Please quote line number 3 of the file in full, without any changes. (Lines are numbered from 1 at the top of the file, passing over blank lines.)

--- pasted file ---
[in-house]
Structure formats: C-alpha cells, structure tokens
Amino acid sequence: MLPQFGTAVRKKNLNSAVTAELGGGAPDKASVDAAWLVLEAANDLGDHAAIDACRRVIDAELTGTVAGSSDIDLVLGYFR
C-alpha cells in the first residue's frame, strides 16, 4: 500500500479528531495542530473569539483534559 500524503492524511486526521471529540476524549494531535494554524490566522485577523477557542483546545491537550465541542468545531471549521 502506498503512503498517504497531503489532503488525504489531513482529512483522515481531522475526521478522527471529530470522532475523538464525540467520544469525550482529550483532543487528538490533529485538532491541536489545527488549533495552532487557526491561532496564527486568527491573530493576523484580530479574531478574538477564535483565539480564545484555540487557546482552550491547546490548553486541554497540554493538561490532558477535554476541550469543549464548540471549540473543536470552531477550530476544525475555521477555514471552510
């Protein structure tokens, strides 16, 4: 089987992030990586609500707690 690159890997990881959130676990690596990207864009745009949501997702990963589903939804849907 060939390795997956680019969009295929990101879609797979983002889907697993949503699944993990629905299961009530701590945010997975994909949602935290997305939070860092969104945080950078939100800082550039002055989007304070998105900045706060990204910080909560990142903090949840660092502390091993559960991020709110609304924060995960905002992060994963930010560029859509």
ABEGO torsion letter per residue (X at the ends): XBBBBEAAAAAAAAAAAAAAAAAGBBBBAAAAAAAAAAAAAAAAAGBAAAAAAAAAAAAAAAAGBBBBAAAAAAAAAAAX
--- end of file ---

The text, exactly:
Amino acid sequence: MLPQFGTAVRKKNLNSAVTAELGGGAPDKASVDAAWLVLEAANDLGDHAAIDACRRVIDAELTGTVAGSSDIDLVLGYFR